Several months ago, I first mentioned my theory on the kinetic chain ripple effect. I discussed my thoughts on how certain areas of the body may influence other areas throughout the kinetic chain, but have different impact based on how far away the two areas are. The kinetic chain concept in itself is nothing original or exciting, as this has been popularized for almost two decades now by several people in the form of functional rehabilitation and manual therapy techniques. Two very influential people in this area have been Chris Powers and Tom Myers, who have shown the influence the hip has on the patellofemoral joint and the influence of the fascia throughout the body, respectfully. But the differing impact based on proximity is something that I think is often overlooked.
While the kinetic chain concept is both simple yet profound, I sometimes feel like the concept is taken to the extreme at times. I have had a recent conversation about this on Facebook, which prompted me writing this post. One could certainly argue that since everything is connected, a small adaptation at the big toe of the left foot could lead to an injury of the left shoulder. But before we jump to conclusions, I think we should consider what I call the “kinetic chain ripple effect.”
Kinetic Chain Ripple Effect
The kinetic chain ripple effect is a really simple theory. To simply summarize, the kinetic chain can transfer influence throughout the body, but the effect is minimized the further away from the source that you get. This is exactly like the ripple that occurs after throwing a rock in the water. The closer you are to the area of impact, the larger the ripple. As the ripple travels, it’s effect is reduced the further it gets away from the origin. Hence the name, the kinetic chain ripple effect.
The Kinetic Chain Ripple Effect and the Human Body
How can we apply this to the human body? Any dysfunction (and that is intended to be vague and include weakness, inhibition, instability, tightness, hypomobility, fibrosis, and many other dysfunctions) is going to have it’s biggest impact on the joints closest to it’s origin. Take a look at the photo to the right (which I tinkered with in Photoshop for an hour!).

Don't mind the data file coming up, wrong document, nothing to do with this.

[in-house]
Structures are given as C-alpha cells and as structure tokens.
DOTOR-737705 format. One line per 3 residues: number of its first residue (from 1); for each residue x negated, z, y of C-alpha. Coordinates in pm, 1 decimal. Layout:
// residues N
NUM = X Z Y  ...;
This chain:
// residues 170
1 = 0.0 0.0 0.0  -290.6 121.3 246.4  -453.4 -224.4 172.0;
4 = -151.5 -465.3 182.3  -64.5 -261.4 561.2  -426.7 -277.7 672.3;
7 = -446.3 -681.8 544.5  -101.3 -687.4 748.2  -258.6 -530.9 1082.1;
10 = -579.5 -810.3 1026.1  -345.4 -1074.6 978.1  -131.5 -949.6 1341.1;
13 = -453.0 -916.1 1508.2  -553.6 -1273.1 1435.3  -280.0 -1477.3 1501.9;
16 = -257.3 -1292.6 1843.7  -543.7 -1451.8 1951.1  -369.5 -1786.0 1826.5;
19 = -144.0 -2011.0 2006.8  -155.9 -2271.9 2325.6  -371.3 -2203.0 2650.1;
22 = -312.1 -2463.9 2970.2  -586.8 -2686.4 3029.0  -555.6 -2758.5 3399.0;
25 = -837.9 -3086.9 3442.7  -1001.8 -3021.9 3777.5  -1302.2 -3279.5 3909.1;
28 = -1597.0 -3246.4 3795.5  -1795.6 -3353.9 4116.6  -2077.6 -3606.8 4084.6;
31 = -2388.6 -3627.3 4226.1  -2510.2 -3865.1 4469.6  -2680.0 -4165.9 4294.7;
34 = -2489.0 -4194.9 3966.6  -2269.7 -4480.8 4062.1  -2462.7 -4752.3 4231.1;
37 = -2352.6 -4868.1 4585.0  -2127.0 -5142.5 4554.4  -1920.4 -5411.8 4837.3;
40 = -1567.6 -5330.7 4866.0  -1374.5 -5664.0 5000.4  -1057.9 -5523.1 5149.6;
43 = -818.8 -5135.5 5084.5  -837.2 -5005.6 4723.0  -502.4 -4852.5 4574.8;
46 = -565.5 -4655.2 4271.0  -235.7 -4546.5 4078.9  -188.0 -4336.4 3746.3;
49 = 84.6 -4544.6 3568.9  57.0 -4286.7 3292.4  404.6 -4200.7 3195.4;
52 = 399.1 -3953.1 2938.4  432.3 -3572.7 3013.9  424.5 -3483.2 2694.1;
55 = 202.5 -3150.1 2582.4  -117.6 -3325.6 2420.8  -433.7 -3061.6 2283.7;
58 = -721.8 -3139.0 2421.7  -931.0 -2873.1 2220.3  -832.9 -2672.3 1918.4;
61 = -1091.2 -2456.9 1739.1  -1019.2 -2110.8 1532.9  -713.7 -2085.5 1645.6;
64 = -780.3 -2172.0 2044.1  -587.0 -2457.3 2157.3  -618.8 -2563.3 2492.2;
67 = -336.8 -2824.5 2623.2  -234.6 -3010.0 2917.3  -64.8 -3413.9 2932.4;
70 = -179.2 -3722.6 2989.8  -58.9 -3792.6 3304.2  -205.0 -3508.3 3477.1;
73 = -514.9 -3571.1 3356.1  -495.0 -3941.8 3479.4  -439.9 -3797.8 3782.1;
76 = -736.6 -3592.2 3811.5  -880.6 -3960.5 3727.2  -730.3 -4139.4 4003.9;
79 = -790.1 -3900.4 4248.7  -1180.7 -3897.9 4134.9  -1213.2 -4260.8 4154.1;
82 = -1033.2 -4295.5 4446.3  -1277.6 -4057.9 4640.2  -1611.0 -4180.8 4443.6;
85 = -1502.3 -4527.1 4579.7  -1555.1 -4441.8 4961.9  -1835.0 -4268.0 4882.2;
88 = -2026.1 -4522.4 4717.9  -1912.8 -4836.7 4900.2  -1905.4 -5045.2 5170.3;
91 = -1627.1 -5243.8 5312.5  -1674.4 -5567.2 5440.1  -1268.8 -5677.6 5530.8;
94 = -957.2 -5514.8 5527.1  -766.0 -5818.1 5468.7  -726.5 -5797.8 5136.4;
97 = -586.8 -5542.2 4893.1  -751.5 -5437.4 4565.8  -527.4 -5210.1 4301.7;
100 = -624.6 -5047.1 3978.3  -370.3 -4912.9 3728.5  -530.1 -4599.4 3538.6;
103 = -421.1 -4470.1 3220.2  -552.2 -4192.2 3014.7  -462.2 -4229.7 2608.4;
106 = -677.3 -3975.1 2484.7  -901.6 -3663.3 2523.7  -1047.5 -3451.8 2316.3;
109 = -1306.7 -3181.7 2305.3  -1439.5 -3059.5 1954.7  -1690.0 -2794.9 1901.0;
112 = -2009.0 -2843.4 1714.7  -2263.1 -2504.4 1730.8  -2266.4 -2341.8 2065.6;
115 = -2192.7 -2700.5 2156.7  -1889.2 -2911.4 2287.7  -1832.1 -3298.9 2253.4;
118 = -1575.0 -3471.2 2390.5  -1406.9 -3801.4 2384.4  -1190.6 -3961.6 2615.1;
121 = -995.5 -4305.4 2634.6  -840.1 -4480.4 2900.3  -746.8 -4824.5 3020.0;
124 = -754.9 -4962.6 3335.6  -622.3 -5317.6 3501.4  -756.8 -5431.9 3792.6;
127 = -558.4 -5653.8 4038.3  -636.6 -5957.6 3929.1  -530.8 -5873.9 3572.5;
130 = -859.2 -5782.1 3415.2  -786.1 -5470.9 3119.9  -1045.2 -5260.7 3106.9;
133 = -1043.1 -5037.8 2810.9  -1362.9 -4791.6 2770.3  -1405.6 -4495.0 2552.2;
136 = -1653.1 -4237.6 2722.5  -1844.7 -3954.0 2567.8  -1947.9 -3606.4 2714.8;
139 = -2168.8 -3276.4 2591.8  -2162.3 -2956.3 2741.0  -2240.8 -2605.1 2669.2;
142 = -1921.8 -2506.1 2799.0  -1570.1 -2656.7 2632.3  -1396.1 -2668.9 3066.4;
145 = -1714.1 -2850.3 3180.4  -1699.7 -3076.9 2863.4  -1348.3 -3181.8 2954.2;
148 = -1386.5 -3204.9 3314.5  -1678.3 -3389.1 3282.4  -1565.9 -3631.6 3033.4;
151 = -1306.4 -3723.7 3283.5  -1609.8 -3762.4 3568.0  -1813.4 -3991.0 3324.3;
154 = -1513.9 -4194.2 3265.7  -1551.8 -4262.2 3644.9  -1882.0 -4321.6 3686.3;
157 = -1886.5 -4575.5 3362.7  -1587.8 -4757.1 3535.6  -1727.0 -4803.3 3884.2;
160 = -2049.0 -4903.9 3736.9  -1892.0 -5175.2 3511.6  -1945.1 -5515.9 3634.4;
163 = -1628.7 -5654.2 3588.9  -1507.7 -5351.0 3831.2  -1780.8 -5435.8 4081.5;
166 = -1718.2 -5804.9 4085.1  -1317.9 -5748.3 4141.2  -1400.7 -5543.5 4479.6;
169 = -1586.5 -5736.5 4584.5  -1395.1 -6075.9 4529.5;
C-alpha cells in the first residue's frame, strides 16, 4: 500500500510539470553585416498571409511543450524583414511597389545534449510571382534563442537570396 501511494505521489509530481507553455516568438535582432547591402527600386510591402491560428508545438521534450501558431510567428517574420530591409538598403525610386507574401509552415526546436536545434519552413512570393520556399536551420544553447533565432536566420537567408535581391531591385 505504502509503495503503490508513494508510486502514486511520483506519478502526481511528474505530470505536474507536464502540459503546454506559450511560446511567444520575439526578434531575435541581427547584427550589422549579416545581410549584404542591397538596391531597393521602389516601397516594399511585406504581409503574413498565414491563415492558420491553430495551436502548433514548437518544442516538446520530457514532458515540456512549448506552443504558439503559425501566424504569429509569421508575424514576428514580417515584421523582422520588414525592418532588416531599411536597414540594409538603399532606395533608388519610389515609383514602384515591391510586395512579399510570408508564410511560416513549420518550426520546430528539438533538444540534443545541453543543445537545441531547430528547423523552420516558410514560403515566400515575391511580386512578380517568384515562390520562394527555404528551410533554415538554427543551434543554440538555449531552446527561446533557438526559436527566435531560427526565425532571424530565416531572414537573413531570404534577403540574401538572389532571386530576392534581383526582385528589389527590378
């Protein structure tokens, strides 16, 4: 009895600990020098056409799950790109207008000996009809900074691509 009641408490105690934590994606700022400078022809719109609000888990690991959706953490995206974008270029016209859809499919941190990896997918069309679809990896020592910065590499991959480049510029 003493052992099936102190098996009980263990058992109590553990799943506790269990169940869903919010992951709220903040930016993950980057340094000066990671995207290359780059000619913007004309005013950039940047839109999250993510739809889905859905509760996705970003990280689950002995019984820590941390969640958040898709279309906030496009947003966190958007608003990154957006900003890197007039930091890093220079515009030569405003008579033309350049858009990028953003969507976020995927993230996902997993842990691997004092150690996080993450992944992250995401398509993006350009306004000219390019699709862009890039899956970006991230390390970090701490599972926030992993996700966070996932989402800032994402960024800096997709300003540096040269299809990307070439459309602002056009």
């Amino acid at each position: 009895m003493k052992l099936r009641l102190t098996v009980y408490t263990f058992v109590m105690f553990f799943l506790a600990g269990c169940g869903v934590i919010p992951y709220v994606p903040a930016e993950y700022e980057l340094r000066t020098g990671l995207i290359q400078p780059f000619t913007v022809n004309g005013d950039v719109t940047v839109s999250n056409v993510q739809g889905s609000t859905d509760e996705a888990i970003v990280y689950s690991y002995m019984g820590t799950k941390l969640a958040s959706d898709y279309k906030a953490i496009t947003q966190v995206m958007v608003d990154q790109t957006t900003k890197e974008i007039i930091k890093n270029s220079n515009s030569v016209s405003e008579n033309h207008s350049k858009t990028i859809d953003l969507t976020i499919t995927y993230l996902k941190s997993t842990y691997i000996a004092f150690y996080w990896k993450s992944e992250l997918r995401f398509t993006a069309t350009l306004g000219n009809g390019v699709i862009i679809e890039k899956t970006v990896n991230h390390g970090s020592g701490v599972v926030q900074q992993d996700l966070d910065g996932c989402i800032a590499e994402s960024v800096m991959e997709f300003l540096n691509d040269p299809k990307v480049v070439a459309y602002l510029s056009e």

In this photo, the “ripple” is occurring in the left hip. As you can see, this will have a much greater impact on the lumbar spine and left knee than it would the left foot or right shoulder. This is why there are numerous studies that have been published discussing the influence of the hip of patellofemoral pain and low back pain while the influence of the hip on shoulder and upper extremity pathology has been mostly theoretical and difficult to demonstrate definitively.
I think that the majority of us now understand the kinetic chain concept and know that we need to evaluate more than just the location of symptoms, but also the related areas within the kinetic chain. That was one of the first aspects we all learned about evaluation skills, right? Assess both proximal and distal?
Based on the kinetic chain ripple effect, we should probably work our way both proximal and distal along the kinetic chain away from the source, identifying any contributing factors. While our emphasis should be placed on identified dysfunctions that are closest in proximity, we shouldn’t stop at the closest joints.
Once we have address dysfunctions close to the symptoms, we can then reassess both the the symptoms and dysfunctions along the kinetic chain. If symptoms are resolves than we know that we have likely alleviated the current problem. If symptoms are simply reduced, we may need to go further along the kinetic chain.
So next time you have someone with right shoulder impingement and a tight left hip, carefully assess the joints in between before jumping to conclusions. I am sure you’ll find that dysfunctions closer in the kinetic chain, such as the scapula and thoracic spine, are contributing more to the shoulder dysfunction than the hip. Address these first and work your way through the body like the ripple in the water, embracing the kinetic chain ripple effect concept.